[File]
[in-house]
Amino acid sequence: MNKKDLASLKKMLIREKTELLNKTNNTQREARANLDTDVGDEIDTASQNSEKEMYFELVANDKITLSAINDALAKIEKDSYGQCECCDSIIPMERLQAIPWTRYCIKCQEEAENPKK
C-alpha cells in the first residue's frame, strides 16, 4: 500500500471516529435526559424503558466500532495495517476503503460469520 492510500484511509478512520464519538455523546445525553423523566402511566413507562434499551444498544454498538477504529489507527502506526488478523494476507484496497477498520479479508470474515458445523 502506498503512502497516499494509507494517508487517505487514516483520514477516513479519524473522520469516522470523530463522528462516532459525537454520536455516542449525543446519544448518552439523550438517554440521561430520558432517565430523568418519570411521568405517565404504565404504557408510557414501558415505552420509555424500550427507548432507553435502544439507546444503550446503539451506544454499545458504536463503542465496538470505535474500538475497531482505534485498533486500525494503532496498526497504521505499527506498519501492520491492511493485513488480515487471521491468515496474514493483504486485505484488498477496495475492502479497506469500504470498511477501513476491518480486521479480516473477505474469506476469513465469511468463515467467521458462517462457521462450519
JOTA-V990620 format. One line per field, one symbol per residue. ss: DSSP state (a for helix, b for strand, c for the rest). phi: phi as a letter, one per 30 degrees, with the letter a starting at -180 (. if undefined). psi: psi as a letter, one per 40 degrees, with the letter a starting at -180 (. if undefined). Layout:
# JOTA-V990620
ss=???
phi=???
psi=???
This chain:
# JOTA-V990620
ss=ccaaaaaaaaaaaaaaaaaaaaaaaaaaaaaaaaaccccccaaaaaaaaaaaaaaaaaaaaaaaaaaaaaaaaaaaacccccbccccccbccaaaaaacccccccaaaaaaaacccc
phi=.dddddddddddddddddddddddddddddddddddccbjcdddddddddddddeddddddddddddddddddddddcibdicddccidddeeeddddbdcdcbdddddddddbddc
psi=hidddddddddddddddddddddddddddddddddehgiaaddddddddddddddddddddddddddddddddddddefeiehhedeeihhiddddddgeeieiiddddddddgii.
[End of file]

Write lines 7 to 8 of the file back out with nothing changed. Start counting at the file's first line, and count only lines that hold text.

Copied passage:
phi=???
psi=???